The receiver chain

All of the components of the receiver chain; only the connecting cables are missing on the picture.

The dimensions of the filter and the lengths of the resonators in it were calculated with the web form at (you can also download the C++ code that does the actual calculation). The filter was constructed from brass sheet metal. It consists of a box with a length of 11.5 cm, width of 5.28 cm and height of 4 cm. In the box, there are three brass "fingers" with a diameter of 1 cm screwed onto the side walls, centered according to height. The central finger is attached to the opposite wall from the other two. The distances between the fingers are 4.25 cm and the outside two are at a distance of 1.5 cm from the wall. The outside fingers are 4.44 cm in length; the central one is 4.322 cm. On the walls opposite to the fingers, holes are drilled and tuning screws inserted through them. Connectors are soldered to the shorter ends of the filter and their central conductors connected to the respective brass finger with a short copper strip. The input and output impedances are determined by the distance between the base of the brass finger and the point where the copper strip is connected. For 50 Ω, the connection should be 0.53 cm from the wall and for 75 Ω, it should be 0.65 cm from the wall. Our filter is made so that the input side has an impedance of 50 Ω (this is the standard for the majority of the professional and radio amateur devices which includes our low noise amplifier) and the output side an impedance of 75 Ω (which is the standard for television ). The bandwidth of our filter is 111 MHz, which might be slightly too wide and it is possible that we will, in due time, replace it with a narrower one (about 20 MHz) that will block the nearby interference more efficiently.

The control box

A look into the control box which houses most of the electronics. An "octopus" of cables can be seen – these are connecting the peripherals (pre-amplifier, motor, elevation sensor) with the control box and supplying it with power and network connectivity.

The brains of our radio telescope consist of a small Raspberry Pi computer that, besides receiving the data from the USB DVB-T key, also controls the elevation of the antenna. The antenna stand is, namely, made in such a way that it allows rotation only in the elevation plane. The beam width of the antenna (about 10°) is large enough to enable a continuous observation of a single object for up to about half an hour before the Earth's rotation moves it out of the way. In this way, we can observe an arbitrary part of the sky by selecting the proper elevation (because the elevation plane is oriented north-south, the elevation directly corresponds to the declination) and waiting for the right moment. Elevation control is accomplished via the GPIO (General Purpose Input/Output) pins on the Raspberry Pi. Two relays are used to switch the rotation direction and a pulse-width modulated signal regulates the motor speed so that the antenna slowly accelerates and then slowly comes to a stop again. The inclination of the antenna axis is measured with a AS5048, a Hall-effect sensor that senses the orientation of a magnetic dipole induced by a small magnet glued to the end of the axis. The sensor is connected to the GPIO pins of the computer and the two communicate via the SPI protocol. The code for motion control can be obtained at GitHub. The acquisition of data from the USB DVB-T key and the subsequent transformation to a spectrum (FFT) can be performed with gnuradio or rtl-sdr (both work under the GNU/Linux operating system).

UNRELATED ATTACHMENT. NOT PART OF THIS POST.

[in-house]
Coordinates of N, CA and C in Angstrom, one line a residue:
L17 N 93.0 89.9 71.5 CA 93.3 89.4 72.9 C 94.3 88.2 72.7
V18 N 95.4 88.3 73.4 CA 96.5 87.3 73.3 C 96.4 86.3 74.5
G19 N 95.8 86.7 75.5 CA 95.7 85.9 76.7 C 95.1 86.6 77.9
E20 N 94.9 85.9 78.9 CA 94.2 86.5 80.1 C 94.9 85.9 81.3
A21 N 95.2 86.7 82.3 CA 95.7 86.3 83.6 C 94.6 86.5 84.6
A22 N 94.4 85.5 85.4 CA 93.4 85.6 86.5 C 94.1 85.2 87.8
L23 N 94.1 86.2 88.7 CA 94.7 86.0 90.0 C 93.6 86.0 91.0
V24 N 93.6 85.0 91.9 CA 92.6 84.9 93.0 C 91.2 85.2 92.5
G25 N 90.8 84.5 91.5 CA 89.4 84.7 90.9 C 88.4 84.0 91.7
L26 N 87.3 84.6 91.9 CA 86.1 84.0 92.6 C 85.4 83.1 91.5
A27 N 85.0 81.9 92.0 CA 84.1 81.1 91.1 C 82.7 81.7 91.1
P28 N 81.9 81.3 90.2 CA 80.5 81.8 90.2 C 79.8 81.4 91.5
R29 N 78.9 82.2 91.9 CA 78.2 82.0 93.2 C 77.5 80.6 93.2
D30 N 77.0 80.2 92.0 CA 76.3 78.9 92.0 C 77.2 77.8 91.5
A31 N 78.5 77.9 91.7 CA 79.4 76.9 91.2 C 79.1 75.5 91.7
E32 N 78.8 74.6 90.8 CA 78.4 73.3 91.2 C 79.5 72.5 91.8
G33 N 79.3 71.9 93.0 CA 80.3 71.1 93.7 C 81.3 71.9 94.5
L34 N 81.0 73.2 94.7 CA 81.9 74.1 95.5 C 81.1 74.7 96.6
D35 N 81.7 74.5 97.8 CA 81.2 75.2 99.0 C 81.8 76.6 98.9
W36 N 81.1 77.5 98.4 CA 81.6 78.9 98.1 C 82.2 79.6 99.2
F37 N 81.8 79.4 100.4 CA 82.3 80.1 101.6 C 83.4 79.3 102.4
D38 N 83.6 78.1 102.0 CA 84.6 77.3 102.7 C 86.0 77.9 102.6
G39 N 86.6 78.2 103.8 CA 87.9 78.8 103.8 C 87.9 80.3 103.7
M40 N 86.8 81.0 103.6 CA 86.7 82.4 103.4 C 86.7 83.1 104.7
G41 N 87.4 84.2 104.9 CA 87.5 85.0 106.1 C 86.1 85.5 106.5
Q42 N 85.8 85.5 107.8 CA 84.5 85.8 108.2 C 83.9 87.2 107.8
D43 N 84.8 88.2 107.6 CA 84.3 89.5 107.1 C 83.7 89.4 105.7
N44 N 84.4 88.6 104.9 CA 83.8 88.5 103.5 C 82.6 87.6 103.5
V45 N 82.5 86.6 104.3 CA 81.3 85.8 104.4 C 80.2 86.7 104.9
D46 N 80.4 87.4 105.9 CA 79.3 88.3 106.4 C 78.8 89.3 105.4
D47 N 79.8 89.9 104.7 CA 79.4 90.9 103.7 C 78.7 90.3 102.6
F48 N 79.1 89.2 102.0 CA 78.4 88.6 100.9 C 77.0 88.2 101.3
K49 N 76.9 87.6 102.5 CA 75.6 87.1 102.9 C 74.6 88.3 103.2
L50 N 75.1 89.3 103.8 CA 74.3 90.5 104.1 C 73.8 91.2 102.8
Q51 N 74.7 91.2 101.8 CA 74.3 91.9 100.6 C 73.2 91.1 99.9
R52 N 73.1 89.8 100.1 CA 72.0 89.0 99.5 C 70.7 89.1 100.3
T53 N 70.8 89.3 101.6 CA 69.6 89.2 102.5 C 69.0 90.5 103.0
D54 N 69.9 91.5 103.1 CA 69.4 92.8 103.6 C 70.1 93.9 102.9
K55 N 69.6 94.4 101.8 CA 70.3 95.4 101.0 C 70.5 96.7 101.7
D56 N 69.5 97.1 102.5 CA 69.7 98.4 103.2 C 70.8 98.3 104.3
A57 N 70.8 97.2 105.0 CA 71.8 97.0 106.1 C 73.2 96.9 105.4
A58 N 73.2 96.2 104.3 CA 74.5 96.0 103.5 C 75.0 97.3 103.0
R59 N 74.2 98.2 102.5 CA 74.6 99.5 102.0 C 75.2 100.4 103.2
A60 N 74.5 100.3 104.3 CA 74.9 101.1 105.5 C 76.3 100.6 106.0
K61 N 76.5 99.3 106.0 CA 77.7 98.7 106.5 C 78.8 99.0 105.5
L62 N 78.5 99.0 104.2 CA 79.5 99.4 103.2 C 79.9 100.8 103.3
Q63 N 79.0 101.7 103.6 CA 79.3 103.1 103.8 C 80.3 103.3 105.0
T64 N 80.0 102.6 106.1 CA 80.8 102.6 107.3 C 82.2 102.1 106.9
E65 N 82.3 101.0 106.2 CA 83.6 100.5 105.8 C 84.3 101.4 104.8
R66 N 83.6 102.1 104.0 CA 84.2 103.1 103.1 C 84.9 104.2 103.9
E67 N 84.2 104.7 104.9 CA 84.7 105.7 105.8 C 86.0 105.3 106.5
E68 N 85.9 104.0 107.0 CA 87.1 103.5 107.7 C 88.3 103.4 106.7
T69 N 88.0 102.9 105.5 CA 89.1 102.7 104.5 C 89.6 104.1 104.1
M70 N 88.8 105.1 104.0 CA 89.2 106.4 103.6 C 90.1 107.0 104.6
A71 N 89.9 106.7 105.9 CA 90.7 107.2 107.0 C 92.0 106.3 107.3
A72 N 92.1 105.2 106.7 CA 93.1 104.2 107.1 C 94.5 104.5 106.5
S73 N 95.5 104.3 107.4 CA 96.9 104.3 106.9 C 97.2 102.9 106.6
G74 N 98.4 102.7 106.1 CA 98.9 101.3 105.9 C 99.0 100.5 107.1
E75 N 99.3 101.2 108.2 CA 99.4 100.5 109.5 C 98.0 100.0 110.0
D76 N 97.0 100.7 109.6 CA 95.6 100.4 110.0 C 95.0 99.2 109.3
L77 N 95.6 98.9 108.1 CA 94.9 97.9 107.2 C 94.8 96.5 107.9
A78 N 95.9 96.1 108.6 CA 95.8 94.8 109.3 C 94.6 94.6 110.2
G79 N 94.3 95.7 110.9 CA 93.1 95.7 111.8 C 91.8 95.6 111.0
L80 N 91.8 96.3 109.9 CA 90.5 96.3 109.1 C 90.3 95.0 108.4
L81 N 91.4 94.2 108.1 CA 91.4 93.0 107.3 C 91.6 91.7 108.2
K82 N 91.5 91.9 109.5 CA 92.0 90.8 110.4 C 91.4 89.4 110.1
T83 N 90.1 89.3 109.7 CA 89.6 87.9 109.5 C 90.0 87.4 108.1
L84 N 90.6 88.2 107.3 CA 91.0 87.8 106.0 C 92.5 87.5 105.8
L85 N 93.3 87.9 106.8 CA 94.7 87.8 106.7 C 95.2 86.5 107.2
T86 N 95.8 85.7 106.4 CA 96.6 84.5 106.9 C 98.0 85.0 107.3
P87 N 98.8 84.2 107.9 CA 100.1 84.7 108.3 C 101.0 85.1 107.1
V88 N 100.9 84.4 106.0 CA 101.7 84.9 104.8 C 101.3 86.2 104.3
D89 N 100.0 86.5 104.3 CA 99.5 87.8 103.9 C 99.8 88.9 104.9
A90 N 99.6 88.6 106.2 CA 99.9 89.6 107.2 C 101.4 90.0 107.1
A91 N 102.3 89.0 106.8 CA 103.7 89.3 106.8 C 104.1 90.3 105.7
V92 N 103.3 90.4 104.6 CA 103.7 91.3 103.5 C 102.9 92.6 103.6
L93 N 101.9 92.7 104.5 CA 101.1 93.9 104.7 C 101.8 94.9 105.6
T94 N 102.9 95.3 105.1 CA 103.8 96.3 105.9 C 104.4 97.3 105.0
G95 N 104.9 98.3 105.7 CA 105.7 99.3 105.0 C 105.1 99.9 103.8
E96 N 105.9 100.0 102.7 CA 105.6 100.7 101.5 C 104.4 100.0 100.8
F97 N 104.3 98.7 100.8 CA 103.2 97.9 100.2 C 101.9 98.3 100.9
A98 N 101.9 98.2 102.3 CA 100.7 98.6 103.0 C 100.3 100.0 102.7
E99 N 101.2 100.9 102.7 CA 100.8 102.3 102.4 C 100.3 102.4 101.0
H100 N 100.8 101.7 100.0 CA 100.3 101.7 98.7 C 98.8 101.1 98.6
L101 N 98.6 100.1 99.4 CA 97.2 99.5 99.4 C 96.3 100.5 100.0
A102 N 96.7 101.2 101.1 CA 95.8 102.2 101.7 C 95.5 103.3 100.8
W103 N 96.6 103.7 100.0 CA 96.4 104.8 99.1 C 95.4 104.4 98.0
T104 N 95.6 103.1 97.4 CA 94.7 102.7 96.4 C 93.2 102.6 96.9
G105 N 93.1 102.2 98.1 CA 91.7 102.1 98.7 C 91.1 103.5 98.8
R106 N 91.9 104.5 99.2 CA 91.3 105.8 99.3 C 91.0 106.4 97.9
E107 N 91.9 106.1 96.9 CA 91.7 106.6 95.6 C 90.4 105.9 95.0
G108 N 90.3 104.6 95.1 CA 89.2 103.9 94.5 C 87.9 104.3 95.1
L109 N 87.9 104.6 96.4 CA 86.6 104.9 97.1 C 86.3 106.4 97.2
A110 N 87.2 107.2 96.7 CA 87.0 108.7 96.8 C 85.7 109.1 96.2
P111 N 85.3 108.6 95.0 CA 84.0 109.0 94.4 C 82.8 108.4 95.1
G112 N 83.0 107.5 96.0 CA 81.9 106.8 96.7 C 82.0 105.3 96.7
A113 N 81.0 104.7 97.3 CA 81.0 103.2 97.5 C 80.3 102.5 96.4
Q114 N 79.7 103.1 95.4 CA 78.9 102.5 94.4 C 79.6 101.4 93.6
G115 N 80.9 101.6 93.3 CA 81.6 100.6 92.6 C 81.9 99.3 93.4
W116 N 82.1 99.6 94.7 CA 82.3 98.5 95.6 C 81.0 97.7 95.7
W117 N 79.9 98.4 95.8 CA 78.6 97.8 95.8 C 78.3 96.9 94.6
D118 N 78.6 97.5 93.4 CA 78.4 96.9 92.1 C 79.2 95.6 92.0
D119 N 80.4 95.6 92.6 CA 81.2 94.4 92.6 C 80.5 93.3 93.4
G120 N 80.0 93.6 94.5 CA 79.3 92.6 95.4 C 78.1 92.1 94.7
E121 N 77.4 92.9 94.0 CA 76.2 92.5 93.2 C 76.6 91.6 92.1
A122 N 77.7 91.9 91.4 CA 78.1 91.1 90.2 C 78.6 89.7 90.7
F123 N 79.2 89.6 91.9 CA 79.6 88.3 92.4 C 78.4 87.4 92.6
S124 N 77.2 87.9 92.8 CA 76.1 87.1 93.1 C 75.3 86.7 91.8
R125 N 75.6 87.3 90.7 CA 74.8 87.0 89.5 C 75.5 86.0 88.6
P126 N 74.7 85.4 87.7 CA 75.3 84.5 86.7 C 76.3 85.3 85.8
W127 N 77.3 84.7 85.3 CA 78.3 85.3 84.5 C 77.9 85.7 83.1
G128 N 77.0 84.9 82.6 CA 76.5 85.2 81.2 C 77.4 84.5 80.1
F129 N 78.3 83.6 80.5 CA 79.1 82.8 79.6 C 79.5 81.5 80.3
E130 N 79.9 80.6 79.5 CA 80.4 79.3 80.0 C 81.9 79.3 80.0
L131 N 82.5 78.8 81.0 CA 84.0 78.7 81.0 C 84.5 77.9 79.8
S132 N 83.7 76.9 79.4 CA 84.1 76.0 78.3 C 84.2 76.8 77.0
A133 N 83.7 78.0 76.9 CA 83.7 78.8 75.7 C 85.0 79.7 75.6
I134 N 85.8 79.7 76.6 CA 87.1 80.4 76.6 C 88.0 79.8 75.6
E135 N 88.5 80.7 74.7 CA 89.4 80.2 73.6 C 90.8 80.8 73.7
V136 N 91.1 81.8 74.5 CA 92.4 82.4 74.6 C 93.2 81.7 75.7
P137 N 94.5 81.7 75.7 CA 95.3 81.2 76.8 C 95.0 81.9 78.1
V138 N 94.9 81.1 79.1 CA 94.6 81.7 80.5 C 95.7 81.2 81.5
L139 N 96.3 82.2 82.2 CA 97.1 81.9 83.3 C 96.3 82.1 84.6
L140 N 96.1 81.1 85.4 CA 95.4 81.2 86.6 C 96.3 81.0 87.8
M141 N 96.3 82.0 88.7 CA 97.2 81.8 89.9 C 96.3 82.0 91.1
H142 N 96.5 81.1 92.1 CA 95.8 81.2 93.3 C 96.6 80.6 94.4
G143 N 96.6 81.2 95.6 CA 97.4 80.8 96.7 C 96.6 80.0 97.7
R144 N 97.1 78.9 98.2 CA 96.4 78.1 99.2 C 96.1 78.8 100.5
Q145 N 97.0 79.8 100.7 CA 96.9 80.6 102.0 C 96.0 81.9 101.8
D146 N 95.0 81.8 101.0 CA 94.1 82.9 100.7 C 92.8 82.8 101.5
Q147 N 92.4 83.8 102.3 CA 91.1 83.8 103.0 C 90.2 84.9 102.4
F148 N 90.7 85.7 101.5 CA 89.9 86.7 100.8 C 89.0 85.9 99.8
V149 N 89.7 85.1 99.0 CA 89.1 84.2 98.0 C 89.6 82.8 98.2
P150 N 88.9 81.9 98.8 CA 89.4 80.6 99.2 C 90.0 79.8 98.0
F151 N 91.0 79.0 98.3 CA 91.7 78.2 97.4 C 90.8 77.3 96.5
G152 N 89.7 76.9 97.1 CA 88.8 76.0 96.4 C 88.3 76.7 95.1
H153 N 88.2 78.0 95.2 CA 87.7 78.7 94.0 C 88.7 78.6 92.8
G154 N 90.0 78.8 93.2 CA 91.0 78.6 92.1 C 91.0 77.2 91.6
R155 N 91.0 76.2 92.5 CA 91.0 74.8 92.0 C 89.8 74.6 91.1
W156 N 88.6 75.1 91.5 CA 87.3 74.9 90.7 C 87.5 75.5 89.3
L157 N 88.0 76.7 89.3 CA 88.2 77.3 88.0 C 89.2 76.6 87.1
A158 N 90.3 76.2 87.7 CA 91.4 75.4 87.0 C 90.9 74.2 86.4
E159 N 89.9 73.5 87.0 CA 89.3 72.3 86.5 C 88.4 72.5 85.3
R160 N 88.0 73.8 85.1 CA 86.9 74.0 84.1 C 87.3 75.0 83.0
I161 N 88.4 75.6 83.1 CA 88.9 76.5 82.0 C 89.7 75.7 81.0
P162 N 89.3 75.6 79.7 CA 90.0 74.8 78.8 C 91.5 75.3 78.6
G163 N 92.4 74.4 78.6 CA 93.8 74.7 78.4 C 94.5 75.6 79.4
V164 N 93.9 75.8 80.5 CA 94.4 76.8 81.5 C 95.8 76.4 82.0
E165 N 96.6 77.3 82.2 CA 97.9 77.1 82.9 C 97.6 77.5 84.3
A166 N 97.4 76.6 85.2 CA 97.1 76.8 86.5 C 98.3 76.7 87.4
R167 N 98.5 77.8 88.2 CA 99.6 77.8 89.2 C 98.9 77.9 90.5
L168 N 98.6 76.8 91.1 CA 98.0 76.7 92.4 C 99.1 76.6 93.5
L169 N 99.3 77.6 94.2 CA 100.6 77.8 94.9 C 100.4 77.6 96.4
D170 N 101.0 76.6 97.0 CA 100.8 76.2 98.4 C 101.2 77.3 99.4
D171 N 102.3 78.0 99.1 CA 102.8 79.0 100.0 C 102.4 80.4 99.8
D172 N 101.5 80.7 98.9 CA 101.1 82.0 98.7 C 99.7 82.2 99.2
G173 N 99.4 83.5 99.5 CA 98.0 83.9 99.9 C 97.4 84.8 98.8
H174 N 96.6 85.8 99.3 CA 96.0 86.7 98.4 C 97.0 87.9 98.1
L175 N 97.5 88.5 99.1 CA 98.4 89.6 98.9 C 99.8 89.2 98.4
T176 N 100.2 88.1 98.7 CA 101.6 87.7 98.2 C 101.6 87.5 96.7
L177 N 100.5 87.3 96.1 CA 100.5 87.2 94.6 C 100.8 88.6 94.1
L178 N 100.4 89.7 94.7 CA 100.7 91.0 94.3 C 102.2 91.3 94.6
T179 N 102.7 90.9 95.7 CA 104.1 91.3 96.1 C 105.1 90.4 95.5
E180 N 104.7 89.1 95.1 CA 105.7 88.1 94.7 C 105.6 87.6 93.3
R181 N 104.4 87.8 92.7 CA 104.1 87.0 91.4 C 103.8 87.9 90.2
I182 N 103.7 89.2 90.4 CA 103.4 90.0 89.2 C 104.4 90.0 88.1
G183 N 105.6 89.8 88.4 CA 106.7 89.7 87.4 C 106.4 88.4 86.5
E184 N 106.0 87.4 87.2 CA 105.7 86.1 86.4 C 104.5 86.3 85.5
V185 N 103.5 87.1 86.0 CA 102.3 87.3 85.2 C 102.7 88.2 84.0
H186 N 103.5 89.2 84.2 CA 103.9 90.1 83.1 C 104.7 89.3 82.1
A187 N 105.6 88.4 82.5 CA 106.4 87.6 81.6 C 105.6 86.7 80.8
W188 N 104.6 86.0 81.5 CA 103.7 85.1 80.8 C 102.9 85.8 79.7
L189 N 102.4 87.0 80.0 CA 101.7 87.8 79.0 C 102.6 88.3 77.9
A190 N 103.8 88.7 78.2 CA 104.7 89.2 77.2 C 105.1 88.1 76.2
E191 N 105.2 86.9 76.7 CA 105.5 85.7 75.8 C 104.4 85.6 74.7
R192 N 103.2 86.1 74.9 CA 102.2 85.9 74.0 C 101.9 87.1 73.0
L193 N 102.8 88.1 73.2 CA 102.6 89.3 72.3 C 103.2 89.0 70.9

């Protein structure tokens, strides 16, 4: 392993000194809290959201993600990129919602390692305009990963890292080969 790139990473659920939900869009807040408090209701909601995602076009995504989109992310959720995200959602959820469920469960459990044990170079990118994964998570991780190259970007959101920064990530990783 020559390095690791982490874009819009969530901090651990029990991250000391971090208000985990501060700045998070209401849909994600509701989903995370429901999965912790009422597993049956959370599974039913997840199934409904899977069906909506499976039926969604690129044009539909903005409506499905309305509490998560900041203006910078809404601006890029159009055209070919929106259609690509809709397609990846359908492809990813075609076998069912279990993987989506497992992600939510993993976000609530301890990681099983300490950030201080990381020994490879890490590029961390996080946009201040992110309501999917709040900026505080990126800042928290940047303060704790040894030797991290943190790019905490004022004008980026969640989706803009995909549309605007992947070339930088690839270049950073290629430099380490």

The receiver chain, the computer and the power supply are mounted in an electrical enclosure that was kindly provided by Telmak, d.o.o. from Logatec. The communications (ethernet) cable was kindly donated by Tech Tade Center d.o.o.

The antenna stand was made from 30×30×2mm square steel pipes; a total of 4 pieces of 6 m length were needed. The base of the stand is a square with a side length of 2 m. On the opposite corners of this square, two vertical poles are mounted that support the bearings for the antenna axis. One of the poles also serves as a mount point for the motor and for the electrical enclosure with the electronics. Two old automobile wheels were converted into the counterweight for the antenna. The axis motor, its controller and the elevation sensor are protected against weather by a transparent box made of acrylic glass.

Antenna stand with the antenna

Antenna hanging freely on the stand. The missing parts are: the counterweight, the antenna feed, the axis motor and all of the electronics. The support structure for the feed can be clearly seen.

The elevation motor

A side view of the motor and the transmission system for the elevation axis. The elevation sensor can be seen near the top.